Bust banks cannot be reflated!

  • rate this
    +2

    Comment number 15.

    9. Nope.

    Unquestionably idle resources incl labour which could be put to productive use. But problem is govt hopeless at identifying resources or productive uses they can be put to - it does not know. Nor can it use whilst leaving rest undisturbed. It cannot find right “idle” tools. If you pay people to work without tools or give them wrong tools or pay them not to work....

  • rate this
    +2

    Comment number 14.

    Since 2008, British Coalition has pumped more than 375B pounds into banking through bailouts & unconventional measures, but very little has flowed back into the economy. This is failure with a capital F.
    Coalition has tried to balance budget with massive cuts in public services, jobs & wages. Scale of Coalition’s intended austerity measures are on a scale never seen in modern Britain.

  • rate this
    +3

    Comment number 13.

    Nothing has changed since 2008 has it? The fact that the dreadful duo exude confidence is only about '2 years to the election' isn't it?

    The banks are still bankrupt - for if they were not they would be able to pay a proper risk based price for their capital - and they most definitely can't, can they?

    The mistake the dreadful duo make is to believe that reducing state borrowing fixes anything!

  • rate this
    +4

    Comment number 12.

    We have a money system based on debt. We pay interest on that debt. How can it be possible for UKGov to reduce 'debt' by reducing spending? At best, all it can do is pass the debt on to someone else. In view of the possibility the some one else may be me, I'd rather they keep their debt.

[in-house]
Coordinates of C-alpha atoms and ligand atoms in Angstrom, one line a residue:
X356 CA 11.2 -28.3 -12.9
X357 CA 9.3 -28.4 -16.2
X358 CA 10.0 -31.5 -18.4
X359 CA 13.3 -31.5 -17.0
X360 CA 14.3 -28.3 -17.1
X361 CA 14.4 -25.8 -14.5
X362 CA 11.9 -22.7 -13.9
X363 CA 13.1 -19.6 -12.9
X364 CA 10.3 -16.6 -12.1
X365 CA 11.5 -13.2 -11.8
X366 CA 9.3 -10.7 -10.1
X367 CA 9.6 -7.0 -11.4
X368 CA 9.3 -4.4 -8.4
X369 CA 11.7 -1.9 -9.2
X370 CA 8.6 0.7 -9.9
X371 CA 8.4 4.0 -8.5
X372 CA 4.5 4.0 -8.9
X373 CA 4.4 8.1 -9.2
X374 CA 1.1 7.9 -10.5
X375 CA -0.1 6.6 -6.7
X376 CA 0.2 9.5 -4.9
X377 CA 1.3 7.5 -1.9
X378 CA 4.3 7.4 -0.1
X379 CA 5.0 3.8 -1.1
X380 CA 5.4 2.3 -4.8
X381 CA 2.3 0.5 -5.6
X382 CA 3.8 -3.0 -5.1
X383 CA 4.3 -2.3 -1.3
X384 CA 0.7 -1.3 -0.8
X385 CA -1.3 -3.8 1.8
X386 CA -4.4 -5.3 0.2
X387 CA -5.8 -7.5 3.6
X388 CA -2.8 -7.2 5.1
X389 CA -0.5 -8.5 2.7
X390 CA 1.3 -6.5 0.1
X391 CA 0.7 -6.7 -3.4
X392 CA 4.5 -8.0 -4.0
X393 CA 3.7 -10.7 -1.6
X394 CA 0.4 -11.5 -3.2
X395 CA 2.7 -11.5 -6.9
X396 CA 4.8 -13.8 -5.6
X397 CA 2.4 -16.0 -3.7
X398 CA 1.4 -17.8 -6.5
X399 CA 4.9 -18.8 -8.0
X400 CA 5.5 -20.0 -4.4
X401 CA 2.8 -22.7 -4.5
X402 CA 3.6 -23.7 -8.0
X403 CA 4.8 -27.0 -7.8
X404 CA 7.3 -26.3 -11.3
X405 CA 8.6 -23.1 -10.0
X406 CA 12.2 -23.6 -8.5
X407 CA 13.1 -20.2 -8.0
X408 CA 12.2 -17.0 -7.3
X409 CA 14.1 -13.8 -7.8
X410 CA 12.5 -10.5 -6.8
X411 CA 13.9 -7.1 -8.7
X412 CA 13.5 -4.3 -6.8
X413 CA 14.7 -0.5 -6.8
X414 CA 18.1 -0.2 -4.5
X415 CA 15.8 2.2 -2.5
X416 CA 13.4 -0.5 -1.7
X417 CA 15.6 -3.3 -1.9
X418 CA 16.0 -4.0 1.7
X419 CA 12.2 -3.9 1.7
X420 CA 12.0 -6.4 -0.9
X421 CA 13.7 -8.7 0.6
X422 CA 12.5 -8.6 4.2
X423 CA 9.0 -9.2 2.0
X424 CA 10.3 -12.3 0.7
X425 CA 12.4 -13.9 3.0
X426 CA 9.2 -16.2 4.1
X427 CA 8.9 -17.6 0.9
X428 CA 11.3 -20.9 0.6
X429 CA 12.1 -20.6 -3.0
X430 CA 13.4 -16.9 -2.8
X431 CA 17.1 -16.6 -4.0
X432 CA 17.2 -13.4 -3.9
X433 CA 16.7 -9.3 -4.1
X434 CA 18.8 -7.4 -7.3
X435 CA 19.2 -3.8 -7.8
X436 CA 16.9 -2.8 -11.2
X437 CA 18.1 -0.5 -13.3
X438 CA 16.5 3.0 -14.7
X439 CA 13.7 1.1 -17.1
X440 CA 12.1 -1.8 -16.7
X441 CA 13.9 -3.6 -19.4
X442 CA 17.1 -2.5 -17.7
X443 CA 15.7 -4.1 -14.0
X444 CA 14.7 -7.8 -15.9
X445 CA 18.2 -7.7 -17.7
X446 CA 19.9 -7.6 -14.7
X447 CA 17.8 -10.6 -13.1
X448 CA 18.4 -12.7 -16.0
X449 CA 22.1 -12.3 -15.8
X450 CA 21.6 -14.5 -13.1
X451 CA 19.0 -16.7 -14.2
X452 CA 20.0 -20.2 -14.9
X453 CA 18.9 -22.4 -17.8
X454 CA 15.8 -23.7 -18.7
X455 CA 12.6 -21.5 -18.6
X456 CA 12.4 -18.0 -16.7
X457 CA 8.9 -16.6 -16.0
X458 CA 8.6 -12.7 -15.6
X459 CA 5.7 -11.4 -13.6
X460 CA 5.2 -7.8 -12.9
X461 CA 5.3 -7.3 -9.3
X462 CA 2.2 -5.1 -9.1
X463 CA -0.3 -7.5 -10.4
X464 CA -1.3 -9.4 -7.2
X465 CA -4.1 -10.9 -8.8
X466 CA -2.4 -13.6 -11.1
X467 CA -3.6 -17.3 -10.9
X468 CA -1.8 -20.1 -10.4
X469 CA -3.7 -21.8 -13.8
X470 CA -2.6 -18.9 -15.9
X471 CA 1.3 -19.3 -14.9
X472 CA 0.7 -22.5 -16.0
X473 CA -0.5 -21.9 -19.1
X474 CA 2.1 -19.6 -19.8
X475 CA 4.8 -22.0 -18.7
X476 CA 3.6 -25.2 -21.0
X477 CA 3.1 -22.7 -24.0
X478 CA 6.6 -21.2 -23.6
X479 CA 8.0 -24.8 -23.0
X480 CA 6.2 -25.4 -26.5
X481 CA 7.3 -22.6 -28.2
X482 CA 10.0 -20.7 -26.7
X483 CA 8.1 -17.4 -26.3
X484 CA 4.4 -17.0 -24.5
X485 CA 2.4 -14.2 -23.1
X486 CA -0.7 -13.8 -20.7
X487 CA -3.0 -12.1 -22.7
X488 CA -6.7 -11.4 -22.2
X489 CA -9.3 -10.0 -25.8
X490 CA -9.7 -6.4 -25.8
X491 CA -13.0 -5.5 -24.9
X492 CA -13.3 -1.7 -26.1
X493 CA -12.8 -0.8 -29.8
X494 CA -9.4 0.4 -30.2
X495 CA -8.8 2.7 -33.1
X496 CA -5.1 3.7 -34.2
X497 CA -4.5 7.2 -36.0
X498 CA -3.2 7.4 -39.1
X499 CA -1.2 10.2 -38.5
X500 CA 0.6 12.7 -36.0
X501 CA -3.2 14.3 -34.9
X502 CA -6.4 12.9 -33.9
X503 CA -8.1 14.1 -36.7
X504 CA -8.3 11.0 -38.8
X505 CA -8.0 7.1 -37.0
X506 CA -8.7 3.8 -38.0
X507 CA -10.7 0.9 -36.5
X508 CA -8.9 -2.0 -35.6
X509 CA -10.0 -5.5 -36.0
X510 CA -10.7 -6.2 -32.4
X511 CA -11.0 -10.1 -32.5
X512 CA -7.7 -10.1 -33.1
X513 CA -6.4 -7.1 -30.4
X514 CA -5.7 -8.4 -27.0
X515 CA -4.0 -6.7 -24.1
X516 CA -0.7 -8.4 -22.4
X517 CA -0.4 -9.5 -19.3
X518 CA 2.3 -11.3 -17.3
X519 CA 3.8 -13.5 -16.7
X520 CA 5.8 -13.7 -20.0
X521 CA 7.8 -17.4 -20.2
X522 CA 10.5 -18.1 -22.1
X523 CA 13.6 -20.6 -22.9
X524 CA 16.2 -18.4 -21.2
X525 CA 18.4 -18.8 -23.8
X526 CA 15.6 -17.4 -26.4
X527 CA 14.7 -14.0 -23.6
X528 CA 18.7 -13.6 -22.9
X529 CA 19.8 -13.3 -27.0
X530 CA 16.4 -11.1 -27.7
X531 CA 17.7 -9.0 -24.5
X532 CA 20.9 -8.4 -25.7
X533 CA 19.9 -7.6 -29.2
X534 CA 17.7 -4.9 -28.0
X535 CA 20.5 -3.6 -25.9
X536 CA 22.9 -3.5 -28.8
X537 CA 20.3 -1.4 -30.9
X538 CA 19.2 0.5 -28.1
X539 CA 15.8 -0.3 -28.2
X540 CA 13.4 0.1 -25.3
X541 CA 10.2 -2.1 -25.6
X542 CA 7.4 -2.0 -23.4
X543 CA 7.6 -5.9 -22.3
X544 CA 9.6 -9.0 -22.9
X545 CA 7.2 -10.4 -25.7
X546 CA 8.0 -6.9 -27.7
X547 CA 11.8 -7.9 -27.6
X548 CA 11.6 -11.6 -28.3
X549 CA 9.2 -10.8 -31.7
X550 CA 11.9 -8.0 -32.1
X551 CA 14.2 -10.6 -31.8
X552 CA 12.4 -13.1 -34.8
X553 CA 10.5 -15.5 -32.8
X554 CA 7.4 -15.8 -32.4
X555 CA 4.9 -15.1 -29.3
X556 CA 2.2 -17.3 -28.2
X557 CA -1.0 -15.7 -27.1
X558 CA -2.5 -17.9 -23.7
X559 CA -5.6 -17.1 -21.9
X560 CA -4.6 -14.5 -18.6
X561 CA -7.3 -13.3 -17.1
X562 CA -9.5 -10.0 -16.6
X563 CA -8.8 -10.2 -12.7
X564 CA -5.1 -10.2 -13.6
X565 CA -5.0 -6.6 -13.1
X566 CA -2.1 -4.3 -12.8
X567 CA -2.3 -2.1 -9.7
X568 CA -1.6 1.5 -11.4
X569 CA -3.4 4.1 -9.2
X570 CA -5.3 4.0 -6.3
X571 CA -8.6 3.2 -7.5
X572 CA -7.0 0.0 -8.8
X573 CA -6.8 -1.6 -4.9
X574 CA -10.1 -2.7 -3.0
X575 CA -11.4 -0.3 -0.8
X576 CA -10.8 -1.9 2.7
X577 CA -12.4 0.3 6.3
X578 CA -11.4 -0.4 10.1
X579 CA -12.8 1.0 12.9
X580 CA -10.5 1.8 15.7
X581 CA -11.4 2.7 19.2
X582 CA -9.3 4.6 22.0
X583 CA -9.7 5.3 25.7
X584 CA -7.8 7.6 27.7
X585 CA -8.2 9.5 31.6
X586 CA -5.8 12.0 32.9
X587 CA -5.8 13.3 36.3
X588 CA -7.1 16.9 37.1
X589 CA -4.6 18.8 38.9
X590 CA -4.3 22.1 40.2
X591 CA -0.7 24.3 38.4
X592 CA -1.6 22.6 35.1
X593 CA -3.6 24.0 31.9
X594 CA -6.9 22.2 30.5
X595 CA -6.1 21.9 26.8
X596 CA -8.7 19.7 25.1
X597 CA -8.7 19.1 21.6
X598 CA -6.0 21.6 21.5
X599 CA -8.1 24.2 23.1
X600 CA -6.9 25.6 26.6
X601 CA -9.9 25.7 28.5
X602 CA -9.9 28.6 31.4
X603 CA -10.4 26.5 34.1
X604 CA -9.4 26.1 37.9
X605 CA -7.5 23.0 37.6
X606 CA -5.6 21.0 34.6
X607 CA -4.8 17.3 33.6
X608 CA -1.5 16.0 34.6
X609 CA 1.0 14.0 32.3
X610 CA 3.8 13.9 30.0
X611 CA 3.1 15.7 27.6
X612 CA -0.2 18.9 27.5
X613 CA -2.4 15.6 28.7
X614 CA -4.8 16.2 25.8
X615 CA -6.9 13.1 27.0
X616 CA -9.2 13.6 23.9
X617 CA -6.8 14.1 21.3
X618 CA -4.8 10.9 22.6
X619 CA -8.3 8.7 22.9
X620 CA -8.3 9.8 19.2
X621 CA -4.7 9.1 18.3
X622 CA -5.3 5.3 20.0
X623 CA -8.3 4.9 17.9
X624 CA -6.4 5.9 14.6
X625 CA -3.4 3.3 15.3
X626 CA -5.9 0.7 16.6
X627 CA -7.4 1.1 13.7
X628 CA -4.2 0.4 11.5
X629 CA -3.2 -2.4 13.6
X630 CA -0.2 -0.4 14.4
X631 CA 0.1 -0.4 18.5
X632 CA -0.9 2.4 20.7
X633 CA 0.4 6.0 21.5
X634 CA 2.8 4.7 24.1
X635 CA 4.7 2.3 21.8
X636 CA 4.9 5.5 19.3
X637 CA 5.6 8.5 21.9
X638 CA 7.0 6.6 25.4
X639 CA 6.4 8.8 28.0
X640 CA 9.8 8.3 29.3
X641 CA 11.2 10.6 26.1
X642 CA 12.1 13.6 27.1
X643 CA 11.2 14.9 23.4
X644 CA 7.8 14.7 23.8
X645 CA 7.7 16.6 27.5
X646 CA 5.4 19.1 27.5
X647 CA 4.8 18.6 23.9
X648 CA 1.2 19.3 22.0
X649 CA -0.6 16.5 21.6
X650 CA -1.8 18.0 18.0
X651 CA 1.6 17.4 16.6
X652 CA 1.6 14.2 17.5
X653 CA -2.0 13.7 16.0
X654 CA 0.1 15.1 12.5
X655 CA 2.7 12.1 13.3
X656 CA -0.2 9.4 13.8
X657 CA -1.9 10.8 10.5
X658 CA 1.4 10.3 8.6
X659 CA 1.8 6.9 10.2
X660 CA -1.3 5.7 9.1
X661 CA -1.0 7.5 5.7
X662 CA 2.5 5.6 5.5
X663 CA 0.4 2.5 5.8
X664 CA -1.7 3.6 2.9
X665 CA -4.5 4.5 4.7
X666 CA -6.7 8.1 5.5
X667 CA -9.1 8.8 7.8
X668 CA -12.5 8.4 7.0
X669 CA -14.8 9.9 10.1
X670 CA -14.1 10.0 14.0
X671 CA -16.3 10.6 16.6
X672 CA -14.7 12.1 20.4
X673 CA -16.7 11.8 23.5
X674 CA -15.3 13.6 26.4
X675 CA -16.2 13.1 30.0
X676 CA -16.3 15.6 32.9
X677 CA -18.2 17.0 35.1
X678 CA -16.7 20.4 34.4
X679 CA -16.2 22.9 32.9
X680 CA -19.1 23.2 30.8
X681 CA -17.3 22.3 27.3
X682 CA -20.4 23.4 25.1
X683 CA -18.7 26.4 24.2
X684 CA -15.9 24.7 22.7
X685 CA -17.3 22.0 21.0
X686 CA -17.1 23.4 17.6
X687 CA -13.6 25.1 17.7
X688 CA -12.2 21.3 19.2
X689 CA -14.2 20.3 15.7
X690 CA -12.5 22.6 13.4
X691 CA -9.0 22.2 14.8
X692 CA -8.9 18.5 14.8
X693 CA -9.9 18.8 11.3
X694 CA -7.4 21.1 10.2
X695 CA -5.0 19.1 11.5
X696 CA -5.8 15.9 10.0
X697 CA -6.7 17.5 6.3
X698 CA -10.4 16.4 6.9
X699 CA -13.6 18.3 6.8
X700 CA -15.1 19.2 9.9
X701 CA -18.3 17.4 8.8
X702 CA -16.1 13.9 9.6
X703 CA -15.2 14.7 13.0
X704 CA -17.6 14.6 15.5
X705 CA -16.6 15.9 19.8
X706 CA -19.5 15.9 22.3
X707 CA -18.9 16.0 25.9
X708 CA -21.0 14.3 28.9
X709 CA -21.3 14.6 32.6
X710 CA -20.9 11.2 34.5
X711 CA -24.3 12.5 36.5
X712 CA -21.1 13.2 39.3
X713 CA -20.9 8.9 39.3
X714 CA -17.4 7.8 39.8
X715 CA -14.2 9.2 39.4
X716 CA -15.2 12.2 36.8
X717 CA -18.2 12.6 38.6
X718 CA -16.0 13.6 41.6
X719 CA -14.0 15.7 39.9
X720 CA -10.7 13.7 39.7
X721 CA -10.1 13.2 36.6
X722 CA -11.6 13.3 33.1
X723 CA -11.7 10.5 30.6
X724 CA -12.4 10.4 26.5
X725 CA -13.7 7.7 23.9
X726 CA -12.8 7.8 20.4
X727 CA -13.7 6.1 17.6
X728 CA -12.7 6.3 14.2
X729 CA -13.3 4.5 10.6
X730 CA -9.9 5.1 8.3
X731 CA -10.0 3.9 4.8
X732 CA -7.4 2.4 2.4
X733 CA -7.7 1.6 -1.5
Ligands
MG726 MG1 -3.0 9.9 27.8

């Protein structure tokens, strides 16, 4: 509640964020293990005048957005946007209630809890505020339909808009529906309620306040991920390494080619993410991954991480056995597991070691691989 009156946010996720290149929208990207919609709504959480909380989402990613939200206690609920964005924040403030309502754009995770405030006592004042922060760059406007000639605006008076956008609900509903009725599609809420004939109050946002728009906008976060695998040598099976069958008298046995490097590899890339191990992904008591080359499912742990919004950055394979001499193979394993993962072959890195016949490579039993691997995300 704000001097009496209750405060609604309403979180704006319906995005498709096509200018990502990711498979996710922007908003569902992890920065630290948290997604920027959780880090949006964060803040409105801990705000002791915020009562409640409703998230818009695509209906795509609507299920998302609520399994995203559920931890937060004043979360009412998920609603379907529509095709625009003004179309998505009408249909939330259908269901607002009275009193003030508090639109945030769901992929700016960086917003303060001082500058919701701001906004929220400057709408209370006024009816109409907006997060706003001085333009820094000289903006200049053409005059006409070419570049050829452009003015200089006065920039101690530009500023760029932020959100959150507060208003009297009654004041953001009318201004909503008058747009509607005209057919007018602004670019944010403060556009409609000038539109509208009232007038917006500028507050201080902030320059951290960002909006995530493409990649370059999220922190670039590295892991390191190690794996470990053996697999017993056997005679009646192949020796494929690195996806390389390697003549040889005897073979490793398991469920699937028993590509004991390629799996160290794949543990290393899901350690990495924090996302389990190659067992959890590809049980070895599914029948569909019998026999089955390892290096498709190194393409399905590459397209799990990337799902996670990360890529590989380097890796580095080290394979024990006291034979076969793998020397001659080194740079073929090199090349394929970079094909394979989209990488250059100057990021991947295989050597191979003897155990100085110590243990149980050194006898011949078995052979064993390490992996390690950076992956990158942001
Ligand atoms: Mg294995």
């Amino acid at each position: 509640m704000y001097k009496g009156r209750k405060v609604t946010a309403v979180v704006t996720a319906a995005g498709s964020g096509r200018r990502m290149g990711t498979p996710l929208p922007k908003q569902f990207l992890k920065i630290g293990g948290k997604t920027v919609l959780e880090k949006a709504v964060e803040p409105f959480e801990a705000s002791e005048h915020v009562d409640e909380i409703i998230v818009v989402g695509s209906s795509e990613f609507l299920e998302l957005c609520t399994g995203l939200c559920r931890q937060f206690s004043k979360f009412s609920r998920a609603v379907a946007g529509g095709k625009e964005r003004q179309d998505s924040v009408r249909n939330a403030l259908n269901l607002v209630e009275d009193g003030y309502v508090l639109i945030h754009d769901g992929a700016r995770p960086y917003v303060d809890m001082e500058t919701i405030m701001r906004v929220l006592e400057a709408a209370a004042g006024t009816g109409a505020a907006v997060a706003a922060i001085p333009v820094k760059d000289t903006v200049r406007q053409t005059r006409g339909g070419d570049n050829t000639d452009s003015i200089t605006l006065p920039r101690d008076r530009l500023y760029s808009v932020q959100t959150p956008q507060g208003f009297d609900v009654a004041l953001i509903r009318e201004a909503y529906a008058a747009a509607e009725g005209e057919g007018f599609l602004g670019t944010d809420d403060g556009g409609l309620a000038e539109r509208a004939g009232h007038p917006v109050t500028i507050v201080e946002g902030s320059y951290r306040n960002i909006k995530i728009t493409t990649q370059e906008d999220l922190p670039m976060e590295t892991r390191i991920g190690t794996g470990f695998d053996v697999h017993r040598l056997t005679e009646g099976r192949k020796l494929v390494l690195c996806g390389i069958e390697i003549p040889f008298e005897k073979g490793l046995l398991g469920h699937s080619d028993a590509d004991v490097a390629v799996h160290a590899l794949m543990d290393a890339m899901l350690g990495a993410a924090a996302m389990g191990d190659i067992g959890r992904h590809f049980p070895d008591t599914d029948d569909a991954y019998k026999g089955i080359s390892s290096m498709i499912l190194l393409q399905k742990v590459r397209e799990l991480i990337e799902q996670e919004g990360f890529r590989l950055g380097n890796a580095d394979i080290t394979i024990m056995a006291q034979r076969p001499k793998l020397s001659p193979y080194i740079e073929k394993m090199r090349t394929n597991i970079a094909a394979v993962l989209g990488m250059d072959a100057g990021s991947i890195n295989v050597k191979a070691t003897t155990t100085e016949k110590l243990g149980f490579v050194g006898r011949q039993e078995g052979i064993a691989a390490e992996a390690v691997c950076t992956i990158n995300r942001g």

• rate this
    -1

    Comment number 11.

    9 FTP
    "If producing growth is merely predicated on govt spending then why does govt not spend for growth in times of prosperity?"

    GDP = C + I + NX + G
    C - Household Consumption, I - Business Investment/spending, NX - Net Exports and G - GOVERNMENT SPENDING.

    If govt spends too much when the economy is at full capacity, it causes inflation to accelerate out of control.

  • rate this
    +2

    Comment number 10.

    6 fallingTP
    "Instead left in a situation where Govt still spends almost 50% of gdp crowding out much private sector activity.."

    How can there be crowding out of the private sector with nearly 8% unemployment. Unless you think unemployment rate that high represents an economy at full capacity. Crowding out only occurs when the economy is at full capacity.

  • rate this
    -5

    Comment number 9.

    7. If producing growth is merely predicated on govt spending then why does govt not spend for growth in times of prosperity?

    Govt needs to do is remove interest rate distortions, get out of the way & let market work whilst removing distortions - barriers to employment, tax distoptions, remove employment regulations
    etc.

  • rate this
    -5

    Comment number 8.

    To improve the economy requires people to increase spending without taking on debt. This requires confidence but the media always temper good news with a bleak outlook and emphasise bad news with an even bleaker outlook. 66% owner occupies have much lower mortgage payments way in excess of inflationary pressure but have chosen to pay £31Bn off their debt rather than spend - why?